An in-depth article in the Harvard Business Review provides a historical perspective on how ‘”real leaders” are forged in a crisis. Dealing with the public in the midst of all the panic, deaths and deprivation caused by Covid-19 has challenged global leadership like no other time in living memory. They face the risk of dealing with bad news getting progressively worse, and how they respond separates the good from the bad, and the bad from the pitiful. This is the classic situation where the probability of the messenger getting shot is abnormally high. Despite that, many world leaders, spokesmen, scientists and politicians have emerged from this bruising encounter with reputations enhanced and an ability to calm troubled seas. Never before in history have we seen the necessity for almost every country on this ravaged planet having to hold daily briefings to inform and assure their citizens. And never before in history has there been a sterner test of trust and ability.
The obvious disaster in terms of daily briefings is President Donald Trump who uses the White House pulpit to brag, bluster and blame everyone he can, from The World Health Organisation, China and his predecessor Barak Obama, for the disaster which has seen America register the most deaths and infections in the world. His latest gaffe, to suggest that injecting disinfectant into the body was a possible cure, earns him the crown (corona) of the global threat, as many commentators have started describing him. His closest competitor for that title is Brazilian President Jair Bolsonaro who too has rejected science in favor of politics. So who are the leaders, scientists, politicians or spokesmen who have emerged from this unwinnable encounter with reputations enhanced and deserving of a place in contemporary history. Here’s my selection.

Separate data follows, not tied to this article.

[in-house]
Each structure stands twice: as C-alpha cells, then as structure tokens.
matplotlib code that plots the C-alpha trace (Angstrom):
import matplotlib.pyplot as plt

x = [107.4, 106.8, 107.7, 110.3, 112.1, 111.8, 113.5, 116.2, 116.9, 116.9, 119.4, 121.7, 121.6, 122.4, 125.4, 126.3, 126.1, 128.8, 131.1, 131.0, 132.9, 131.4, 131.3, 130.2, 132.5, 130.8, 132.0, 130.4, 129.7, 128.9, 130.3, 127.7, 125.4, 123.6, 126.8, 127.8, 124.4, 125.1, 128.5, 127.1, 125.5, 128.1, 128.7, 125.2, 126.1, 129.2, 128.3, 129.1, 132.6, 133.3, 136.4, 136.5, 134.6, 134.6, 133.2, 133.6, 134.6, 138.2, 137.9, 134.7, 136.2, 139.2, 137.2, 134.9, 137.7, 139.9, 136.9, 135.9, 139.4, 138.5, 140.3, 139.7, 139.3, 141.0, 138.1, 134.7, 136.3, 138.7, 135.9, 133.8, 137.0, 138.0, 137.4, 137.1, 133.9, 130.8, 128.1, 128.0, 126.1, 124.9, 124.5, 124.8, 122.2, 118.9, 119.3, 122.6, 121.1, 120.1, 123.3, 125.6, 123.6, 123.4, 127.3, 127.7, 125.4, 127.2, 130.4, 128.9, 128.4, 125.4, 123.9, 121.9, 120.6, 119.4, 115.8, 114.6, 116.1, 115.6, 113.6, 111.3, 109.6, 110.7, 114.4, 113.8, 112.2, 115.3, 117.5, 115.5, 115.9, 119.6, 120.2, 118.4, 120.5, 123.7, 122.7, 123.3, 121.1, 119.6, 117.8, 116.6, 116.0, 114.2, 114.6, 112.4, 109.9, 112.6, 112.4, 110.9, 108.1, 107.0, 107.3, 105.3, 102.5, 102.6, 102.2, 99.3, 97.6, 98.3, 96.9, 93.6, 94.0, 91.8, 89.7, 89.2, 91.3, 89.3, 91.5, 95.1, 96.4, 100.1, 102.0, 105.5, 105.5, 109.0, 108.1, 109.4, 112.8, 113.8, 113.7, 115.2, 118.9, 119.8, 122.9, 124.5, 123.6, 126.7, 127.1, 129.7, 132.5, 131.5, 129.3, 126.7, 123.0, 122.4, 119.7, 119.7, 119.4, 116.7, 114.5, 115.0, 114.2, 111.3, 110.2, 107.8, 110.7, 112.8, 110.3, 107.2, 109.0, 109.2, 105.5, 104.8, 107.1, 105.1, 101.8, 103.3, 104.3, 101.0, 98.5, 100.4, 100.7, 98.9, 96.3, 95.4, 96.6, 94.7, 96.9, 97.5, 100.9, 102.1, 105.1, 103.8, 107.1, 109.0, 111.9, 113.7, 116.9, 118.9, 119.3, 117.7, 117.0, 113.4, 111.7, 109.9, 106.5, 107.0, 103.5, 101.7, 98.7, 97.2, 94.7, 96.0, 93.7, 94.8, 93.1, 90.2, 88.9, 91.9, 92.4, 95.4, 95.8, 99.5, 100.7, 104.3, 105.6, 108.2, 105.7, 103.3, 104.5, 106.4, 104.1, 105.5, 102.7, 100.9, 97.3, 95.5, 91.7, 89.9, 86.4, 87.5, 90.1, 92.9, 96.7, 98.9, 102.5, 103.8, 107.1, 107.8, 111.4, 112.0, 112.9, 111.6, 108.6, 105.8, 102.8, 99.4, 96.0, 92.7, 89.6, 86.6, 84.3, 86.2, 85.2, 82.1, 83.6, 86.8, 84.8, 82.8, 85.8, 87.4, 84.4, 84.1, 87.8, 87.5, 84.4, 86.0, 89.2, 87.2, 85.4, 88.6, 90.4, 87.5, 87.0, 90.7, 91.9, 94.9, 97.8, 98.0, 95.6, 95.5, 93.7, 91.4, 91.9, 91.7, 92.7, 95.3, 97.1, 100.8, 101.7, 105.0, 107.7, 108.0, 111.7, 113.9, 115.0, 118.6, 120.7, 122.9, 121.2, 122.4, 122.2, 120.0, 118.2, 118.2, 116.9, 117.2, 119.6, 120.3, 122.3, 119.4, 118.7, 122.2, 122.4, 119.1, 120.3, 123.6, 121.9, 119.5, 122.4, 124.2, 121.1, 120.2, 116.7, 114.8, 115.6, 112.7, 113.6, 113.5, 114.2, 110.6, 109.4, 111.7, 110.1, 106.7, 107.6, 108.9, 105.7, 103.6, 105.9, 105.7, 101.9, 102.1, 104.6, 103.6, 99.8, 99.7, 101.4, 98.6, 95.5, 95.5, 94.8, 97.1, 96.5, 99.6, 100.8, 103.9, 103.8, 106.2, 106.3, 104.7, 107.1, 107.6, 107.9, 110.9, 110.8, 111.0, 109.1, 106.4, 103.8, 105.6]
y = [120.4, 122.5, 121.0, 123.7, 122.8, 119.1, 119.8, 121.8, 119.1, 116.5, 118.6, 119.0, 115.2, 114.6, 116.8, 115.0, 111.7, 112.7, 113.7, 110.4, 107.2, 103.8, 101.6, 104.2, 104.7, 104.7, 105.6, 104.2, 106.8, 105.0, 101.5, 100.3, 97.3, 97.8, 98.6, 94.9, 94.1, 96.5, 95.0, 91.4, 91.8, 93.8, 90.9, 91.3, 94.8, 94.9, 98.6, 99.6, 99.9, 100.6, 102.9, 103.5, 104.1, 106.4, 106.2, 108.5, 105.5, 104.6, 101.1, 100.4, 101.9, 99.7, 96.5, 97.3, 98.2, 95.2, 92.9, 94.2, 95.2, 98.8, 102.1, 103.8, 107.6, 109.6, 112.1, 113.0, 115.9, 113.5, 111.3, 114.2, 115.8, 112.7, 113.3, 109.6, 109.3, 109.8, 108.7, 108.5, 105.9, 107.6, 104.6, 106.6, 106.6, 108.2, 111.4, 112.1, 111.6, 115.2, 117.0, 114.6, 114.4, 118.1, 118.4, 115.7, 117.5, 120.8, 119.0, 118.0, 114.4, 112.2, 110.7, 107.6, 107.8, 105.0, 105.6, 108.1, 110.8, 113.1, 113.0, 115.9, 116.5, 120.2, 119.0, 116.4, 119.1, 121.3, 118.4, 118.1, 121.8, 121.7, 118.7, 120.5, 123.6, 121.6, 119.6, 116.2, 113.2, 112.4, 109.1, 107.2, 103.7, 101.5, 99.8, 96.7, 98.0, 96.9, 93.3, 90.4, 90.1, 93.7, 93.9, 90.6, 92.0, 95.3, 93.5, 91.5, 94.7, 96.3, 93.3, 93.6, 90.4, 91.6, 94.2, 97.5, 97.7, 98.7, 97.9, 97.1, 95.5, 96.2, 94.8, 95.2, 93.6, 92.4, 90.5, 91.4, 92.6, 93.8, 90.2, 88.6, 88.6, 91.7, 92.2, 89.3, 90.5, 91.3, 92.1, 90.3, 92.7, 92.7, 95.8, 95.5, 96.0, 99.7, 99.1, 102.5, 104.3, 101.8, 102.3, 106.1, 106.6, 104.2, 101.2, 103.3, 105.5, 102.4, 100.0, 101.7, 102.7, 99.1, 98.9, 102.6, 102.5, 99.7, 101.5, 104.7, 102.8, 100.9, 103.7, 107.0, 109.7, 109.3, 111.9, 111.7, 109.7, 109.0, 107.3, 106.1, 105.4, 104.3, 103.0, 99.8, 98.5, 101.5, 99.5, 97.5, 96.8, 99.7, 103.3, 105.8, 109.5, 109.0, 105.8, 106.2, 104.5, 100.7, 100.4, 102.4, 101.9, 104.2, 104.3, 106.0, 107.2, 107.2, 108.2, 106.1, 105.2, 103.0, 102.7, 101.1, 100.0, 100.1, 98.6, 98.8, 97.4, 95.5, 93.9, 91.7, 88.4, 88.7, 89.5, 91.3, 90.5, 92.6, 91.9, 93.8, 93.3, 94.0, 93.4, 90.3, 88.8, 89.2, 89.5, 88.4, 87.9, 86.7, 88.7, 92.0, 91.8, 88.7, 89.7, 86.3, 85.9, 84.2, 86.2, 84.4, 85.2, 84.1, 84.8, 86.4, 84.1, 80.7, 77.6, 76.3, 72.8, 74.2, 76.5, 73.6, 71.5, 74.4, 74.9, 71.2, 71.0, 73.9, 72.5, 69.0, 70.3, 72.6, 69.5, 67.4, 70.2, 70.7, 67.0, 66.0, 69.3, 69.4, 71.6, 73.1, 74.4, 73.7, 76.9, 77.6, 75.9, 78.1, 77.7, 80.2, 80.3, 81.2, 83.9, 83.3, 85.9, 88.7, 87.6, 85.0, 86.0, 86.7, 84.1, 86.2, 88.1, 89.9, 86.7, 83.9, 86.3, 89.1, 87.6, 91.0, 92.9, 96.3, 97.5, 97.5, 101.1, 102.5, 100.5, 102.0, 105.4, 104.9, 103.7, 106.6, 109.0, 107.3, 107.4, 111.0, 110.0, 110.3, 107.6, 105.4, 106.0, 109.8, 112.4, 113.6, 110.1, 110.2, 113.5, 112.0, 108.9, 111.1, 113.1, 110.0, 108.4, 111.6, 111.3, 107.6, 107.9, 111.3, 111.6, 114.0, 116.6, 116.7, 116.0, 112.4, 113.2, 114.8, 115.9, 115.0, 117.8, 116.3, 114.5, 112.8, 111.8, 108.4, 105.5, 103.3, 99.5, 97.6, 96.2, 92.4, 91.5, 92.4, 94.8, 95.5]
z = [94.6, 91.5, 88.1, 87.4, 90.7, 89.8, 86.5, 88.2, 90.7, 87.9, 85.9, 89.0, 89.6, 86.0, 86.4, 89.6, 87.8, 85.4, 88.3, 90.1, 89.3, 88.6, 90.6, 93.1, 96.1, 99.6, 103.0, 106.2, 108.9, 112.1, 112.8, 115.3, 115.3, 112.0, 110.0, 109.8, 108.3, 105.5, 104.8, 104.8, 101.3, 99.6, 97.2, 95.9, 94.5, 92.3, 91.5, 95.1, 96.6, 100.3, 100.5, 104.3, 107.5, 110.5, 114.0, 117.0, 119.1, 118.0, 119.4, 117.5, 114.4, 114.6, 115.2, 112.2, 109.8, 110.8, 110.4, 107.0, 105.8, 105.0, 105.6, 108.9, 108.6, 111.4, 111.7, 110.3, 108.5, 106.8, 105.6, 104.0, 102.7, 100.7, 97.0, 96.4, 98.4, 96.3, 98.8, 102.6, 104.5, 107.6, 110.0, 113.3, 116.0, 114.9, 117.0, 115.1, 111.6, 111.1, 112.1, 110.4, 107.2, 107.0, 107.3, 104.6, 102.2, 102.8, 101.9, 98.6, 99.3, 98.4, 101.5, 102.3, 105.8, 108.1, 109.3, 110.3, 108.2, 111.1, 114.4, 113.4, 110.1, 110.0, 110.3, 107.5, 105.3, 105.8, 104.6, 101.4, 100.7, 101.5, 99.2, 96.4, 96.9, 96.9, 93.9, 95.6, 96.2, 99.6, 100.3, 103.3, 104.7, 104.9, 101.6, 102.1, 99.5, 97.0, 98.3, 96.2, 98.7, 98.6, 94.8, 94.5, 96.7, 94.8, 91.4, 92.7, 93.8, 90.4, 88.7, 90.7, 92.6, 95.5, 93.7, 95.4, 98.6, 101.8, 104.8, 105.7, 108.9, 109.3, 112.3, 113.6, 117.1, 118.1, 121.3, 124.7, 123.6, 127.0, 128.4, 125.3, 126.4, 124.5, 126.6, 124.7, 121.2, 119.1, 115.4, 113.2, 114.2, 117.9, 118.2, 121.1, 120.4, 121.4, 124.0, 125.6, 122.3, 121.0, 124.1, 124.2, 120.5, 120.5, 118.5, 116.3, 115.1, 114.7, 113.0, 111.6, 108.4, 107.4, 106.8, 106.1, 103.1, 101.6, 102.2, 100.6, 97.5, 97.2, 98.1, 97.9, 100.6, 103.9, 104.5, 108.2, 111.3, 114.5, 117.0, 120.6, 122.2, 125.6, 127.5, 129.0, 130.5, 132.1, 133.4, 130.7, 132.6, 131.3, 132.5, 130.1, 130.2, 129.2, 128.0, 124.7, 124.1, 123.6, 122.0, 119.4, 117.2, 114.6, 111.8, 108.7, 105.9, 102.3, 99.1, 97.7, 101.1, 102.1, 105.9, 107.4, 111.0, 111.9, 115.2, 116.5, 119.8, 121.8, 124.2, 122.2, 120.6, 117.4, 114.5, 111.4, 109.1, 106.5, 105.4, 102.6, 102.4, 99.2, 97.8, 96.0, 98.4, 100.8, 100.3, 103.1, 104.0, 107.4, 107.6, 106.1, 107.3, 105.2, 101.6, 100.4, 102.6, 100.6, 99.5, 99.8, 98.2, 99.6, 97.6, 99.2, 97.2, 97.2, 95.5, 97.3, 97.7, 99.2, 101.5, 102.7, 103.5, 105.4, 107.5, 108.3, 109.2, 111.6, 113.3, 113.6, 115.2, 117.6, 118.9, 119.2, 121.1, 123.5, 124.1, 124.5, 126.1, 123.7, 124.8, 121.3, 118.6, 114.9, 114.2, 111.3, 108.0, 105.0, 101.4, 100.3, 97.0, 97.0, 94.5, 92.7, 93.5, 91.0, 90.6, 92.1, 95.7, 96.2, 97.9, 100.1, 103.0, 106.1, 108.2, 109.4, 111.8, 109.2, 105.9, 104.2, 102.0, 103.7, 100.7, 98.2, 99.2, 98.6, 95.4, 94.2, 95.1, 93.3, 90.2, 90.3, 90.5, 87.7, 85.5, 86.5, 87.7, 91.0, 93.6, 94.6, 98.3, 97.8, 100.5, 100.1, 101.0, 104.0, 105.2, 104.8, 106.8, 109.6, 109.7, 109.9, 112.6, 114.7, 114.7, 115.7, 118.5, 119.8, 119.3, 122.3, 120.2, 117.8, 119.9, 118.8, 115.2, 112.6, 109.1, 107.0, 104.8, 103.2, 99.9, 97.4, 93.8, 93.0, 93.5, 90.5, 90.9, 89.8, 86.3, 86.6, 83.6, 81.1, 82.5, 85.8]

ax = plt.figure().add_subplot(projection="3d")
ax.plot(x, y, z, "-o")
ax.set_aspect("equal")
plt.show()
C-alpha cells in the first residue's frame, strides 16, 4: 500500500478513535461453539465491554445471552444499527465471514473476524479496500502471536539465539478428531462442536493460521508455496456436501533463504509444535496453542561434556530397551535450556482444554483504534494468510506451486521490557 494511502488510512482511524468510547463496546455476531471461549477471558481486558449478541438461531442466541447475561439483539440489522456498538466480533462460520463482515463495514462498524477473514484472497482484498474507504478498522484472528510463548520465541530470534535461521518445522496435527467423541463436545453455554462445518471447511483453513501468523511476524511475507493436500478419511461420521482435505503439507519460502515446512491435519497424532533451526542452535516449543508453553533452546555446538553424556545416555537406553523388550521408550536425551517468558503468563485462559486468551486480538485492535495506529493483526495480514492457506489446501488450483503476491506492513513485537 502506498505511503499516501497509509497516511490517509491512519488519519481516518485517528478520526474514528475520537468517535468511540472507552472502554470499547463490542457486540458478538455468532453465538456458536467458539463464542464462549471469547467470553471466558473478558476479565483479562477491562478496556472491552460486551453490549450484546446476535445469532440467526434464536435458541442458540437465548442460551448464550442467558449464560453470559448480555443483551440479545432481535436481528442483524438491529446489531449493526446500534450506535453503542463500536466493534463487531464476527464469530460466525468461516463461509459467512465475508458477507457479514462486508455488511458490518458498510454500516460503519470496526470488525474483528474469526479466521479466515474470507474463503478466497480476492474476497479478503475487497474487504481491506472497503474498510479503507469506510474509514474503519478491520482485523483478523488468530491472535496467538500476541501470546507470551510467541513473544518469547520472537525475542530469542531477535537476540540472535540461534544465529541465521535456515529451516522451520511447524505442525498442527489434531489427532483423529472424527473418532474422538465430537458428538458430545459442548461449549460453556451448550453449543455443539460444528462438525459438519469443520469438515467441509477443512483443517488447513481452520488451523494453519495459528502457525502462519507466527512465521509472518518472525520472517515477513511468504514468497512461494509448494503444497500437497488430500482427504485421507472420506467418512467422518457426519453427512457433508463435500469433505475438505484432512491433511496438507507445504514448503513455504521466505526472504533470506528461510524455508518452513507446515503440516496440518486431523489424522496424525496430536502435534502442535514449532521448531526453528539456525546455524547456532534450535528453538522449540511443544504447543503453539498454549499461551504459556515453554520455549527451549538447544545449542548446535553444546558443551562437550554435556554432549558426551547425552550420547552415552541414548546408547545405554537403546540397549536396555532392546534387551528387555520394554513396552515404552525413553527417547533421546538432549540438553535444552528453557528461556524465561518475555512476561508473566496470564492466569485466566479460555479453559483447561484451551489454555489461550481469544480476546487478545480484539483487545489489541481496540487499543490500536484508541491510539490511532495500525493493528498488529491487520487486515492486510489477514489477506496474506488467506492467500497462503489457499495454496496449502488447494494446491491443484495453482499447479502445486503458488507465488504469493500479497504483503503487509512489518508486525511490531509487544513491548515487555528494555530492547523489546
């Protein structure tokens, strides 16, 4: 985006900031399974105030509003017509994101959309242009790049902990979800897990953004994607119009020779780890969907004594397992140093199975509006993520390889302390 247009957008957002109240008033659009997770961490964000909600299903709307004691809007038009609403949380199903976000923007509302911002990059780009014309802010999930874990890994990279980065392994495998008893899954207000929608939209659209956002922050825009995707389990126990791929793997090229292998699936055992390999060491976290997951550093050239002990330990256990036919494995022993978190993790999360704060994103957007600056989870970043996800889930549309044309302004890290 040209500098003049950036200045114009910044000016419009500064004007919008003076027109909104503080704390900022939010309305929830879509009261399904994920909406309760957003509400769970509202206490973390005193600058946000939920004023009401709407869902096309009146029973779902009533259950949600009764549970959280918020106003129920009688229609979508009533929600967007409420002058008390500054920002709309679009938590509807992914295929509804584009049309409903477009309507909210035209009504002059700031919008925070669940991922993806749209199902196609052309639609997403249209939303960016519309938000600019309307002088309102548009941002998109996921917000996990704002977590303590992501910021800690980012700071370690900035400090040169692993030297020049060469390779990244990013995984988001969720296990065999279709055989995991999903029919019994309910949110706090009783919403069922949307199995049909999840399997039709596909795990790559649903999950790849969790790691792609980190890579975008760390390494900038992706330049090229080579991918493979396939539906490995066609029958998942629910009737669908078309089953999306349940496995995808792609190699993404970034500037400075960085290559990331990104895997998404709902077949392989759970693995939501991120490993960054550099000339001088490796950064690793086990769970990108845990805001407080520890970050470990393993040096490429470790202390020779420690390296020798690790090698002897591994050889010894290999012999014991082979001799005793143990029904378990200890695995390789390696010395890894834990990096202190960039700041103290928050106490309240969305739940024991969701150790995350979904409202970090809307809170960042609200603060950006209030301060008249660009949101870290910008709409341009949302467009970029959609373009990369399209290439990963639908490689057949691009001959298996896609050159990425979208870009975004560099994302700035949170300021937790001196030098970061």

Jacinda Ardern: The 39-year-old prime minister of New Zealand has emerged as a real hero in her country thanks to the manner in which her government has kept the pandemic in check and also for her daily appearances on social media and press conferences where her honesty, openness and uncensored view of the threat from Covid-19 and why the steps she has taken are so necessary, has been both reassuring and convincing. A recent article in the authoritative magazine Atlantic describes her leadership style as being “one of empathy in a crisis that tempts people to fend for themselves. Her messages are clear, consistent, and somehow simultaneously sobering and soothing.” As an example of crisis leadership, she has been outstanding so far, holding Facebook Live sessions from her home dressed in a sweatshirt while chatting informally to the public. That is reflected in a recent poll which showed an incredible 80 per cent support for her government’s response to COVID-19.
Angela Merkel: It may be no coincidence that women are proving more effective leaders than their male counterparts in handling this devastating crisis. Merkel has communicated clearly, calmly and regularly throughout the crisis as she imposed ever-stricter social distancing measures on the country which have met with little political opposition. In Germany, the latest polls show Merkel’s handling of the pandemic has helped her achieve the highest approval ratings since 2017. Her big advantage is that she is, in fact, a scientist—she earned a doctorate in quantum chemistry and was working as a research scientist before she took to politics. Scientific thinking has remained integral to Merkel’s decision-making during the pandemic, which may be why Germany has emerged from the crisis relatively unscathed compared to the rest of Western Europe. As one commentator wrote: “She communicates with scientific rigor. She communicates with calm. She disarms hysteria.”